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Red tape of relocation (March 24)

March 24, 2003|by JULIE E. GREENE

julieg@herald-mail.com

Last year, Lee Ebersole's family moved from Montgomery County, Md., to Shepherdstown, W.Va., so he began looking for a teaching job closer to his new home.

Ebersole, who teaches English to gifted and talented students, brought with him a master's degree in education from the University of Maryland and a Maryland teaching certification for kindergarten through eighth grade.

But when he applied for teaching jobs in West Virginia, Ebersole said, he was treated as though he didn't have a degree from what he considers one of the best education colleges in the country.

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Like many teachers who apply for jobs in another state, Ebersole encountered many hurdles and additional requirements needed for him to become certified.

Realizing the need for a standard certification process, the nonprofit Council for Basic Education in Washington has been working with area states to create an interregional teaching license for new teachers, said Diana Rigden, the council's vice president.

A standard certificate is especially needed now when a large number of teachers from the baby boomer era are approaching retirement, some states' colleges and universities aren't producing enough teachers to accommodate needs in those states, and competition for teachers is strong, Rigden said.

Some policies are exacerbating the teacher shortage. Reduced class sizes create a need for more teachers, and the federal No Child Left Behind act puts pressure on school systems to have teachers certified or have credentials in the subjects they teach, Rigden said.

Maryland, Pennsylvania, Virginia, Washington, Delaware and New Jersey are official members of the council. West Virginia has had a representative at the meetings, but is not an official member, Rigden said.

Pennsylvania is the only participating state that produces more teachers than it needs, though there is a shortage in the Philadelphia area, she said.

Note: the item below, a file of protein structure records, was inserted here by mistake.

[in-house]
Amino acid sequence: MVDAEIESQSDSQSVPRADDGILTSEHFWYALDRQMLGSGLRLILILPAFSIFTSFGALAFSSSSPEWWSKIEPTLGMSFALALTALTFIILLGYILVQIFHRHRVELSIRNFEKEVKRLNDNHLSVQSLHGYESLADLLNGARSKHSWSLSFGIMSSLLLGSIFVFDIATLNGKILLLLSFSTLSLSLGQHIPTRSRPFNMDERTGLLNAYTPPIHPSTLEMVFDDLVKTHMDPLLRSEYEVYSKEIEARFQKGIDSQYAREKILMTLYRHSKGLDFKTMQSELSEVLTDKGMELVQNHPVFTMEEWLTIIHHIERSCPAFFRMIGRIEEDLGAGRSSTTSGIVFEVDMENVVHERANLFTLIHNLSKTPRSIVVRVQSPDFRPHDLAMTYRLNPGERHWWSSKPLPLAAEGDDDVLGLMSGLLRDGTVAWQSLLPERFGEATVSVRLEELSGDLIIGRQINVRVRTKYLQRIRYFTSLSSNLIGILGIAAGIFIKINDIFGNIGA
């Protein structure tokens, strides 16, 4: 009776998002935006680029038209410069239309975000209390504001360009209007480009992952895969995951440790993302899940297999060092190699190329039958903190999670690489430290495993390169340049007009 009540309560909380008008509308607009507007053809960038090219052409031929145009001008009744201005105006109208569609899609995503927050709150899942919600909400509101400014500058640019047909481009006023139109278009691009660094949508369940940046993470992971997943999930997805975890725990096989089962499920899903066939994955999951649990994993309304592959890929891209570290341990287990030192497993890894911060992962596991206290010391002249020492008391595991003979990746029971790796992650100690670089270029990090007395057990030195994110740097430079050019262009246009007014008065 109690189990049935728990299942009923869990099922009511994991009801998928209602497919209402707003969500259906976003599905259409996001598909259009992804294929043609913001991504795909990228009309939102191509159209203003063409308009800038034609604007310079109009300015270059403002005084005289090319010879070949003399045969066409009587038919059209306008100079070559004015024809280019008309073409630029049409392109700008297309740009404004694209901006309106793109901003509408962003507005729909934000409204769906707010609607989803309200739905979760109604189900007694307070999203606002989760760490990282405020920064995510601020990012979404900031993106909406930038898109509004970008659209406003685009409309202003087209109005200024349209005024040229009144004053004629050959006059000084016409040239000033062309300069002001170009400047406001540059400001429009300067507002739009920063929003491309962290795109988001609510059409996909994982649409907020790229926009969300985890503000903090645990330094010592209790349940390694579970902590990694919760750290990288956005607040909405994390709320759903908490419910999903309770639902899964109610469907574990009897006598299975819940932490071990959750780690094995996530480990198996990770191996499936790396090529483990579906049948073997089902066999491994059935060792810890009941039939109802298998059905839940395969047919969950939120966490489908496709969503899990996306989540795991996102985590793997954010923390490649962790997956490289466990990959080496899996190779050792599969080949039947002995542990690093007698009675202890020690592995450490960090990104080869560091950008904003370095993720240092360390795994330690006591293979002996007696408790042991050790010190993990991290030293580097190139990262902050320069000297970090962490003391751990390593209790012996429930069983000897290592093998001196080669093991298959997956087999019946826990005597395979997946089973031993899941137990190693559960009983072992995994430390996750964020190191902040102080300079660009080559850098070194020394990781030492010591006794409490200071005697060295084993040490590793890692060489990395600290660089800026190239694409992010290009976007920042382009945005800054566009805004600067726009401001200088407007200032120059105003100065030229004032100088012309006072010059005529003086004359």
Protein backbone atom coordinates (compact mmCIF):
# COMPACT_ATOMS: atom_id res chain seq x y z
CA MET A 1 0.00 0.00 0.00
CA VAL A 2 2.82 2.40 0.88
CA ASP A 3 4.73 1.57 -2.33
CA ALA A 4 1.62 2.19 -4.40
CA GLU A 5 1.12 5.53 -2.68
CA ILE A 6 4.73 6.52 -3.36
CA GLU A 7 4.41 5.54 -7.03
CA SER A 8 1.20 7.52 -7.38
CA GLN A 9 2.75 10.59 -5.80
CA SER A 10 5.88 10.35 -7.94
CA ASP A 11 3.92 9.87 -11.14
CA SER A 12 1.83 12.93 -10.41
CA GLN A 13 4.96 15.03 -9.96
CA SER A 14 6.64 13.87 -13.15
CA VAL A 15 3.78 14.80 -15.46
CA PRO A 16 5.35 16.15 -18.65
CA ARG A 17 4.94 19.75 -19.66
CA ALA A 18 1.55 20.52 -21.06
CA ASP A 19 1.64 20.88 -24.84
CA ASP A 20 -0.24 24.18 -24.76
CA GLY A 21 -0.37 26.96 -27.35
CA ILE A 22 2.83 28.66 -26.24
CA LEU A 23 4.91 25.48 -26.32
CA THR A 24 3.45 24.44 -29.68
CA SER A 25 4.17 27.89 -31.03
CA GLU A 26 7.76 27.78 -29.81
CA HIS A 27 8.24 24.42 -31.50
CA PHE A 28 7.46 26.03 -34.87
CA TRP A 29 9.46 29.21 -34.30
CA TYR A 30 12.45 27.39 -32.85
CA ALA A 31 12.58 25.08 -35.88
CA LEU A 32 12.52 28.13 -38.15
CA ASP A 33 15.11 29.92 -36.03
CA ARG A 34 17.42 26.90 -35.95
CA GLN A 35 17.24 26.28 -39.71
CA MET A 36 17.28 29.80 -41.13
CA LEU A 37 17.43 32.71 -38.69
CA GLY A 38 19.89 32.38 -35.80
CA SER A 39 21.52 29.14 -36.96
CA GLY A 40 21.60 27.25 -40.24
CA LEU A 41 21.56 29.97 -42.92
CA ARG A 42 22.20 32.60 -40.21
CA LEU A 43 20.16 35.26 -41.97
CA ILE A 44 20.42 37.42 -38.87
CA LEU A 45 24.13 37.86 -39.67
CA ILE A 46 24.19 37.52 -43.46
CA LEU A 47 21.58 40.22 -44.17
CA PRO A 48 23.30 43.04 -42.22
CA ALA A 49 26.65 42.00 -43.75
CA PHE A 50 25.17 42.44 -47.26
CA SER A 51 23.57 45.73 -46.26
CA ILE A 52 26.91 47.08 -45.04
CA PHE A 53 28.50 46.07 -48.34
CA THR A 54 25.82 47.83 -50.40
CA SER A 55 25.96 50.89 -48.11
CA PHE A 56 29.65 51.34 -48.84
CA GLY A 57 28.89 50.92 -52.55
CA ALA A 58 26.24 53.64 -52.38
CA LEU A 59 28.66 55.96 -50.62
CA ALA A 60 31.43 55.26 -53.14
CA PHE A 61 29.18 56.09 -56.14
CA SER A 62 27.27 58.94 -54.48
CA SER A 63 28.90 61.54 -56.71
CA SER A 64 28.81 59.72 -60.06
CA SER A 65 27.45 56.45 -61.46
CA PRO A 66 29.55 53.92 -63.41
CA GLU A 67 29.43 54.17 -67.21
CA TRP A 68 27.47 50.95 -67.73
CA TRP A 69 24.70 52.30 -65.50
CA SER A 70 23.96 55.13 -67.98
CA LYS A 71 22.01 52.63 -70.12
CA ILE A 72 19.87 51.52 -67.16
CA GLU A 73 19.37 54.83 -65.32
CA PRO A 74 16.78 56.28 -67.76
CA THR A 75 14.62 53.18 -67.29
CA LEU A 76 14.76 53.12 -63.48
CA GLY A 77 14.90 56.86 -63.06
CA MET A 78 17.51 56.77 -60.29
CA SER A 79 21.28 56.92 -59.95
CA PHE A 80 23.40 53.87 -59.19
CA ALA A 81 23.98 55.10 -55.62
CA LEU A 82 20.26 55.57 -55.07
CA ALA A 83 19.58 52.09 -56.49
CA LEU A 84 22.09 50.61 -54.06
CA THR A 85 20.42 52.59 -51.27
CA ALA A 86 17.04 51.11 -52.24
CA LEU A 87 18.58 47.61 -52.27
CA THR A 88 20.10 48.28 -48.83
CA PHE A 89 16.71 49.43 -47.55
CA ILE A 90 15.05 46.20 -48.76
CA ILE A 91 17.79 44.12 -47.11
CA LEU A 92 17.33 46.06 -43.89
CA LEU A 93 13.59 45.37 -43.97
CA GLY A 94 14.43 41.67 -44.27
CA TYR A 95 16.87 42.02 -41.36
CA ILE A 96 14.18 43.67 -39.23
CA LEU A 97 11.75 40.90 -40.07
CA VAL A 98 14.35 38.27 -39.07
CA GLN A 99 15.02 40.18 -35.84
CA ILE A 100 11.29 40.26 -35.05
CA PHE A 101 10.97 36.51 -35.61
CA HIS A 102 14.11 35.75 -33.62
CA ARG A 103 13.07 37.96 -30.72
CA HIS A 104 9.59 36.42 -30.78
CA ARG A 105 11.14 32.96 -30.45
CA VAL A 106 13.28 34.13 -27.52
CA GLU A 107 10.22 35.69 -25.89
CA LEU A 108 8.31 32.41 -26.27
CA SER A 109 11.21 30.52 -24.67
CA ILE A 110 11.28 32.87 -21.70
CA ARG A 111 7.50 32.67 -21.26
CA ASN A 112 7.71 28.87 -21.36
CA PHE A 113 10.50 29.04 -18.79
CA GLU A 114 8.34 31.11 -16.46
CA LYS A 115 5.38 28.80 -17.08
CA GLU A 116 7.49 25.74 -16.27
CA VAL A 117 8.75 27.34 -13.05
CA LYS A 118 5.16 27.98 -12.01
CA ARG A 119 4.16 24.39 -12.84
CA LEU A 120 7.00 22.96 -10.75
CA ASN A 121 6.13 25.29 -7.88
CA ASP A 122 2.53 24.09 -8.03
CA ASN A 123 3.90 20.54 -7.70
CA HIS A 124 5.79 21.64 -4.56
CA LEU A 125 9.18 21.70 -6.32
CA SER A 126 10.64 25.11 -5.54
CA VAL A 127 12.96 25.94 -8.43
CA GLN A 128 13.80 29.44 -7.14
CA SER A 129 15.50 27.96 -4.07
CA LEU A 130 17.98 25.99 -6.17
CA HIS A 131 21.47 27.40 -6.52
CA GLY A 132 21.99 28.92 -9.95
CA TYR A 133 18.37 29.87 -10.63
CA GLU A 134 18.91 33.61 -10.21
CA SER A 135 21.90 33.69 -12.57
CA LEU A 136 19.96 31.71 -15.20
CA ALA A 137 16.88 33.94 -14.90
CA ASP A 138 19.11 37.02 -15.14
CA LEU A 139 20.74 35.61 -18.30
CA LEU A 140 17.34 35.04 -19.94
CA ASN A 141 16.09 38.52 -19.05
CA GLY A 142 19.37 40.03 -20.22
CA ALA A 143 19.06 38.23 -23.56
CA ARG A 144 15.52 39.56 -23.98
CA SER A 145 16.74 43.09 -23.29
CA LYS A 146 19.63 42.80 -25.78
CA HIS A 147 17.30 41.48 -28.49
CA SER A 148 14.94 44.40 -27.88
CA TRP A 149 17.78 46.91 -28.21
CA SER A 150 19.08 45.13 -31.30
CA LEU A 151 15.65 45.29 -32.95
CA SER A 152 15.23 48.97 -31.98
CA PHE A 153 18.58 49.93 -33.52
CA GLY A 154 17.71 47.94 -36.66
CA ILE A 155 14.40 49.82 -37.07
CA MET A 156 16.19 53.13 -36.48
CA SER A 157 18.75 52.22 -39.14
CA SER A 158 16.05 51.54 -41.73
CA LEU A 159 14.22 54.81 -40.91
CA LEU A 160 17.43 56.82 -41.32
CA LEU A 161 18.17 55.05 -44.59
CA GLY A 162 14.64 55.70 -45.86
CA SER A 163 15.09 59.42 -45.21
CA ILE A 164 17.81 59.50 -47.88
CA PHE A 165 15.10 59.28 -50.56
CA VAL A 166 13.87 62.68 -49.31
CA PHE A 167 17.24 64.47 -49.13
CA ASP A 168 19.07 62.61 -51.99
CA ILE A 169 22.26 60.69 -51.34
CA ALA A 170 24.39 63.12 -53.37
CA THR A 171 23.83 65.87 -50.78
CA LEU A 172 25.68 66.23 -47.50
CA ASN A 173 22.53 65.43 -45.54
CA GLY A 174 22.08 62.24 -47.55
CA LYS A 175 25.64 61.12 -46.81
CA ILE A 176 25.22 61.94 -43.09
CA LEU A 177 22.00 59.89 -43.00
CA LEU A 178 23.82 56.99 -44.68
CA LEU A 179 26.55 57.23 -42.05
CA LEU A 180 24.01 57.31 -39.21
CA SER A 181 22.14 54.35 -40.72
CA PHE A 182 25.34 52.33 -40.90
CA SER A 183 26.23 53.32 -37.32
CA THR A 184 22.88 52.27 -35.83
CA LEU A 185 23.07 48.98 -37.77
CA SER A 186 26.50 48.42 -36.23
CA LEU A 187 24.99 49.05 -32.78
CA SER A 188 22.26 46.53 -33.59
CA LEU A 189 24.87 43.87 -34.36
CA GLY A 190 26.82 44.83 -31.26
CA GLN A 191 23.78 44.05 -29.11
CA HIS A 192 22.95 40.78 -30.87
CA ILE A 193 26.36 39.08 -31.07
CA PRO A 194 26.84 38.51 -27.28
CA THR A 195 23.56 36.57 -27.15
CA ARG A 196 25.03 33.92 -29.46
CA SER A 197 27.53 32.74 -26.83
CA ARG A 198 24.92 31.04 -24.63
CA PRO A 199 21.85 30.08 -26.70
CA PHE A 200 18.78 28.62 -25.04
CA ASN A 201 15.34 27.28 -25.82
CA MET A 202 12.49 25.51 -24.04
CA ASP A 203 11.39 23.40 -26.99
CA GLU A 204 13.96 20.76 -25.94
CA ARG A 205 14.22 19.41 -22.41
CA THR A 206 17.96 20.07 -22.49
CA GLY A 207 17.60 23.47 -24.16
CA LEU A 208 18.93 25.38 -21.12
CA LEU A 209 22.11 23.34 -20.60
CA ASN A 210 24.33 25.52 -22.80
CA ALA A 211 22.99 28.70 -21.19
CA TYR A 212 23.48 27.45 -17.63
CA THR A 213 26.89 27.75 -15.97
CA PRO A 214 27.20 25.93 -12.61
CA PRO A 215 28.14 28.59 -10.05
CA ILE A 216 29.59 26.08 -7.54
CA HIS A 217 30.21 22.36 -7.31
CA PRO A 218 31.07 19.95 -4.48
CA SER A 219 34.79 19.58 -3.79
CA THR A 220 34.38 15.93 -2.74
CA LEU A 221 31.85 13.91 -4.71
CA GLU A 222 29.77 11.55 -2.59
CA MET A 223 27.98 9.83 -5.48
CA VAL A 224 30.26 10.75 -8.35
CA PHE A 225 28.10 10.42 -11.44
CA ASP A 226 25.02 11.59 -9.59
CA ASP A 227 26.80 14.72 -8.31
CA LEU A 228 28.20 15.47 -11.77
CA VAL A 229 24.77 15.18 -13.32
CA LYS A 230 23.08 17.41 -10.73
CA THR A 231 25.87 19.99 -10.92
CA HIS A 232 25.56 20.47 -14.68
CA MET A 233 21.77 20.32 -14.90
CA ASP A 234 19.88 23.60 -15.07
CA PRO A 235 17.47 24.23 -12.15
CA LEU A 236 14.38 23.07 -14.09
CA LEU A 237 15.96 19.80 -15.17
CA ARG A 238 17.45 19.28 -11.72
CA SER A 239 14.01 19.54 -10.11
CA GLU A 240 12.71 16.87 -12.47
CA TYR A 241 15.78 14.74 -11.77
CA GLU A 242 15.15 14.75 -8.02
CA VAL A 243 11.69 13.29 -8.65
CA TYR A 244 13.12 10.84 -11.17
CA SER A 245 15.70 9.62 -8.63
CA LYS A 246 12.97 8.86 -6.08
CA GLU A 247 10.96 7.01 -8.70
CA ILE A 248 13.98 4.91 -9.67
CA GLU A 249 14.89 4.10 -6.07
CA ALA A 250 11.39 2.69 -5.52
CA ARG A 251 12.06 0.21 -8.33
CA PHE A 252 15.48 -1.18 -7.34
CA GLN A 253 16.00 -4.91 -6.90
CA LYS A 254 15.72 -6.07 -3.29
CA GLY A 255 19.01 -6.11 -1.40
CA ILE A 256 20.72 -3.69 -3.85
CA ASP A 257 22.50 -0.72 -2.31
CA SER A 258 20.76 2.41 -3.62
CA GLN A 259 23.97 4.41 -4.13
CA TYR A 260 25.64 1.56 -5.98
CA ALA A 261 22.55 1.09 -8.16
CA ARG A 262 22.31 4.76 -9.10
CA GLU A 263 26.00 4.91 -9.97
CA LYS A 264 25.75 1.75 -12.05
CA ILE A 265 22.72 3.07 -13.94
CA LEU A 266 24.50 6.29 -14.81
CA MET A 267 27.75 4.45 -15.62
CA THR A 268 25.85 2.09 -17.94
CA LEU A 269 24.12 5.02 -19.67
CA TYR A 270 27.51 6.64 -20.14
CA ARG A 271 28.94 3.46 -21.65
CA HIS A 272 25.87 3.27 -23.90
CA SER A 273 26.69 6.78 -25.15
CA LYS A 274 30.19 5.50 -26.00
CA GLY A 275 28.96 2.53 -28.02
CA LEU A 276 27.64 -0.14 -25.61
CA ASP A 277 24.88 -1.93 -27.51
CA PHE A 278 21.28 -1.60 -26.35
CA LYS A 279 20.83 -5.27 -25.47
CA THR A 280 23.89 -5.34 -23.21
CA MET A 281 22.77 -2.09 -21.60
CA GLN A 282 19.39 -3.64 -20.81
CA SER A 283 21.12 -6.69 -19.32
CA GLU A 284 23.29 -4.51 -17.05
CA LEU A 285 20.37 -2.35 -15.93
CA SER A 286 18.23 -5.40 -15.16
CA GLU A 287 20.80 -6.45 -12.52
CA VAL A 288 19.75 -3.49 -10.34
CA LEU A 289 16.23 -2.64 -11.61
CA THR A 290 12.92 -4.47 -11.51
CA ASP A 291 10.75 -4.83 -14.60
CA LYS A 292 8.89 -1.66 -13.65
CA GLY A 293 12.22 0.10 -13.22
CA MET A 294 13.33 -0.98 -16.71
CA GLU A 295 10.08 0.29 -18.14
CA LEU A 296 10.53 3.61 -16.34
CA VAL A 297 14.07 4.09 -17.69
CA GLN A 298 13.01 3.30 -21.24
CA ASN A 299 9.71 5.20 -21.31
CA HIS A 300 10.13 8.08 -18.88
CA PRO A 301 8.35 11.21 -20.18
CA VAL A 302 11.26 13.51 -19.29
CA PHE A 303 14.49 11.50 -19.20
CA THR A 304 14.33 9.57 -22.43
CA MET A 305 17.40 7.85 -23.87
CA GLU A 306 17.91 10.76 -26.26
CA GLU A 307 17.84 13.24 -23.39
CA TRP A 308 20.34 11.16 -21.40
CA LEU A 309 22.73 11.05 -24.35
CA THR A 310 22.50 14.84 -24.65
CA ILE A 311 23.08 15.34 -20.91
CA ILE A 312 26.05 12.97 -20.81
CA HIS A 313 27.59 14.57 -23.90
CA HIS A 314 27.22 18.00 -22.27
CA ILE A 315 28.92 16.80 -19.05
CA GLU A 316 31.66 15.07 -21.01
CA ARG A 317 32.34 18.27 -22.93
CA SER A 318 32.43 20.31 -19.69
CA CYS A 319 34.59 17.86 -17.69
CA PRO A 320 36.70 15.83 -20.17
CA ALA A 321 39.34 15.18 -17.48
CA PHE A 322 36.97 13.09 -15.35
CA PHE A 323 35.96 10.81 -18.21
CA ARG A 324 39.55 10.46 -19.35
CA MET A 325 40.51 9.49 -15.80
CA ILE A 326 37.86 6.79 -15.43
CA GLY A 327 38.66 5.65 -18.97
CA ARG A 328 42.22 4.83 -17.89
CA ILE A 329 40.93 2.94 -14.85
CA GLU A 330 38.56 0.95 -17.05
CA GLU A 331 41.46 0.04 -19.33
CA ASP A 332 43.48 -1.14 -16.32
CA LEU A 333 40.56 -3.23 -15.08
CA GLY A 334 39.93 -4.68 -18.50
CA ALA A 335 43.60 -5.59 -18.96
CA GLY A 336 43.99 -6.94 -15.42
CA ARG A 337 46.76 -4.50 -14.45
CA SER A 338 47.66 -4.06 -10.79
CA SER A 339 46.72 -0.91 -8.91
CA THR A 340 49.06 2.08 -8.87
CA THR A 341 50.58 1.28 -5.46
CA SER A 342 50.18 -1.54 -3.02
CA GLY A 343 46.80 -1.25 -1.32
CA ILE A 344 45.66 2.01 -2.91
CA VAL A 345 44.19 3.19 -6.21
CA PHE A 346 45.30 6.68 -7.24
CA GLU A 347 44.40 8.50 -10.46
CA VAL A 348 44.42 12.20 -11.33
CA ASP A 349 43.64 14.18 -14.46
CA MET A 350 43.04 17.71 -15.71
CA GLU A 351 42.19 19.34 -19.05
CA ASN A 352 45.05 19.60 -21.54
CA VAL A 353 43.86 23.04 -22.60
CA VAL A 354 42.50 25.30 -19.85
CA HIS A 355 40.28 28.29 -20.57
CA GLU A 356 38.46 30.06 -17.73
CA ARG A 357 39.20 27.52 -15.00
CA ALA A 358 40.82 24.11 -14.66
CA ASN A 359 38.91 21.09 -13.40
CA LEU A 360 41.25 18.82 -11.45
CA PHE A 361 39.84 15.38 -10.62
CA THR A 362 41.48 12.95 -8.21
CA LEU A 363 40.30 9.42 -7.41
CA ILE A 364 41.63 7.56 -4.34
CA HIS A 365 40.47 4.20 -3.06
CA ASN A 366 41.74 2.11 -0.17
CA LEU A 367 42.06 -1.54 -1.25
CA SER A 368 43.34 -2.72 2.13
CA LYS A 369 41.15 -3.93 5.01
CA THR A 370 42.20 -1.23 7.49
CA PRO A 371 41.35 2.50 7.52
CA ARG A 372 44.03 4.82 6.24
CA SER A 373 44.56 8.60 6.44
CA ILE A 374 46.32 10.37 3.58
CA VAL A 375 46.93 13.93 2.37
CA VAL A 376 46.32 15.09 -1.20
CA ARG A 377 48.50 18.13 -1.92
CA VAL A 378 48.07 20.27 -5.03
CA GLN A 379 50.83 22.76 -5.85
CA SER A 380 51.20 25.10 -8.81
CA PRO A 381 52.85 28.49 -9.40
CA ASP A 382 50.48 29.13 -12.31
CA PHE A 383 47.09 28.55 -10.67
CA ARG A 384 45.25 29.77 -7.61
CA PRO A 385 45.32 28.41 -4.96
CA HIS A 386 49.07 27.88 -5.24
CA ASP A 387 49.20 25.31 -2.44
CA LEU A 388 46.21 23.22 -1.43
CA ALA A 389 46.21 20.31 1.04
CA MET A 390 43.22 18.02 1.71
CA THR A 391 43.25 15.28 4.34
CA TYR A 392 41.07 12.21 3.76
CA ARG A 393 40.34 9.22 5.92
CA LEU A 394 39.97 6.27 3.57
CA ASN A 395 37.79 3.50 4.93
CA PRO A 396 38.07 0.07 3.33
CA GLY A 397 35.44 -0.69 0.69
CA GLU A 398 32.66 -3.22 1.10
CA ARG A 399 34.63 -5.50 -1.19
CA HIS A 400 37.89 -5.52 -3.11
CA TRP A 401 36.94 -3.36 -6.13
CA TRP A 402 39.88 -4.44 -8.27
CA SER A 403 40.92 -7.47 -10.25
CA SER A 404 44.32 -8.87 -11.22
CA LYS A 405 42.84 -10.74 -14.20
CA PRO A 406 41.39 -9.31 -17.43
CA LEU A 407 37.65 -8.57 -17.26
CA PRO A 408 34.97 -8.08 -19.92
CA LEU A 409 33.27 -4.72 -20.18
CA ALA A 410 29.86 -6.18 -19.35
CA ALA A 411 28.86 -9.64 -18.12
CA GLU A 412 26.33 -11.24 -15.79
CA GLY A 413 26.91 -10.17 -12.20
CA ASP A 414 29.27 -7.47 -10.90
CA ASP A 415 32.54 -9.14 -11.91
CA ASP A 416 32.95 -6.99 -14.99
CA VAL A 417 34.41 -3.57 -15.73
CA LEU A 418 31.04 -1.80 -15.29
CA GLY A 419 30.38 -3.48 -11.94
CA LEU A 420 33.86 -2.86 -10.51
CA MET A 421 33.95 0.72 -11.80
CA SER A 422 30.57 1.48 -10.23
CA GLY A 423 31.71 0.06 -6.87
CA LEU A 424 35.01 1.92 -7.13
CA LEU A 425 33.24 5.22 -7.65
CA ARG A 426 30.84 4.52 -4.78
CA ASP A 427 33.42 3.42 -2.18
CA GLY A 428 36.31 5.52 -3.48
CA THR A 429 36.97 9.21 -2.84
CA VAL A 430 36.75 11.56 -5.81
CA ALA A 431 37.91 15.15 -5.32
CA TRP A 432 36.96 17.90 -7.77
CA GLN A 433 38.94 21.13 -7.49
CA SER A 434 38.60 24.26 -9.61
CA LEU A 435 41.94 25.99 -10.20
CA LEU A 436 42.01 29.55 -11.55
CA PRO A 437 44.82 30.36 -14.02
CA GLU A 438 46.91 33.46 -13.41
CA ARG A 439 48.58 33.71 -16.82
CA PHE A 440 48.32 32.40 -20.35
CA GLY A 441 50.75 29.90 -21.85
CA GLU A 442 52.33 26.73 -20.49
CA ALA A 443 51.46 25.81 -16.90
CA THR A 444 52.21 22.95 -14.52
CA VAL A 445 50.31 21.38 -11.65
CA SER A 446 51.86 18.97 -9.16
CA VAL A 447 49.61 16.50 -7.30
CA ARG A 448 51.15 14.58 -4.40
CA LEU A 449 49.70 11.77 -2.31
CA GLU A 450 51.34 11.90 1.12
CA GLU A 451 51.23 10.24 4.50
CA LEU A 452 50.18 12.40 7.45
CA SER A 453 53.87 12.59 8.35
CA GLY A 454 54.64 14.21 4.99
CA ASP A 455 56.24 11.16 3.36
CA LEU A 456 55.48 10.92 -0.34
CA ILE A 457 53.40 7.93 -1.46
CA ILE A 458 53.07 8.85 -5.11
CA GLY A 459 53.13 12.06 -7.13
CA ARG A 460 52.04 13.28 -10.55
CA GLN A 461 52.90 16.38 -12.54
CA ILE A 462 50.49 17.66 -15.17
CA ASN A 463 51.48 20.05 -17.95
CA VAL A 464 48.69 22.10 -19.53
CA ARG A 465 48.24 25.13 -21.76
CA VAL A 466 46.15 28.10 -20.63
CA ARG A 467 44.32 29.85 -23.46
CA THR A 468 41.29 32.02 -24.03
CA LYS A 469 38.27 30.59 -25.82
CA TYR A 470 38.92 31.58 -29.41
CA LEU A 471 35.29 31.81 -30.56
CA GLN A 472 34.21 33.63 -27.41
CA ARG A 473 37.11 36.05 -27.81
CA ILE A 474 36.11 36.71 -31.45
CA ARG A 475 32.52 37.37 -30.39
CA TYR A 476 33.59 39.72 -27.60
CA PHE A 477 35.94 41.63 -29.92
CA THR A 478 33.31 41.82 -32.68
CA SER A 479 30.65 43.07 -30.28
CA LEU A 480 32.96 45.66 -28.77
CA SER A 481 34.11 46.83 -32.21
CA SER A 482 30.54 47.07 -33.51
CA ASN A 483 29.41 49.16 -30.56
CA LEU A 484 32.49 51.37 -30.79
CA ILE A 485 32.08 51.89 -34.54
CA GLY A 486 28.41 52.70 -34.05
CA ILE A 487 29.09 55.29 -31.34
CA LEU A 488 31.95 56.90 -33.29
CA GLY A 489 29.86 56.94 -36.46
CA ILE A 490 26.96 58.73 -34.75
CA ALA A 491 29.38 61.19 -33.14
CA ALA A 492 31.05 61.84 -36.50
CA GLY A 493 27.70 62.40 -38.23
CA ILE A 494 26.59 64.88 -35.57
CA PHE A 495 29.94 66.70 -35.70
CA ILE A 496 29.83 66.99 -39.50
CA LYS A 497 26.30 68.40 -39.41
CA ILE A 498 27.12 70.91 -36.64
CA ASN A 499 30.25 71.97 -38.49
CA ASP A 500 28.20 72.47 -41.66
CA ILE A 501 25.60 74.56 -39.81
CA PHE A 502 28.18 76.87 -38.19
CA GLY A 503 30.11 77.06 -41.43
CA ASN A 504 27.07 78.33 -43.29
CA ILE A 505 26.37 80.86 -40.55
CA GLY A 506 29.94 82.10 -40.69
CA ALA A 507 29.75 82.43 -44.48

Beverly Hughes, associate superintendent for Jefferson County Schools, said she has been emphasizing the importance of accepting out-of-state teaching certificates to state officials for years, with little success.

"We're fighting a battle from a vast majority of the state," Hughes said.

While the Eastern Panhandle and some isolated areas are experiencing population growth, most of the state is not. So a majority of the state's school systems don't want more competition for teaching jobs, Hughes said.

Ebersole said he got the impression during his application process that West Virginia didn't want teachers from outside the state.

To become certified in West Virginia, Ebersole had to, among other things, take two Praxis Series tests similar to ones he'd already taken in Maryland. The Praxis Series assesses academic skills, skills in specific subjects and classroom performance.

Three months into his application process, he discovered his background only certified him to teach kindergarten through sixth grade in West Virginia even though he'd been teaching at Maryland middle schools, Ebersole said. He became a teacher of the gifted program at South Jefferson Elementary this year.

Ebersole said he didn't have to take additional courses, but many teachers do when they cross state lines.

As an example of how standards can change from state to state, a few points on a Praxis reading test can be a hurdle for a teacher certified in Pennsylvania that wants to teach in Maryland, said Don Francis, director of human resources for Washington County Public Schools. That hurdle doesn't exist if the applicant has taught two consecutive years in Pennsylvania, he said.

Transferring to another state was easier before the mid-1990s, then states started raising their standards because of accountability issues, said Lynn Lerew, director of human resources for Chambersburg (Pa.) Area School District.

Tri-State area educators said an interregional teaching license would greatly assist their efforts to recruit teachers because they compete with each other and nearby Virginia school systems, which often offer higher salaries.

Council for Basic Education members are reviewing their proposal and hope to send it to the member states' education departments by the end of March, Rigden said. They need to determine if the states will support the effort and whether it needs legislative approval.

The issue is tougher to tackle for practicing teachers, Rigden said. Besides certification requirements, there is difficulty transferring pensions and seniority across state lines.

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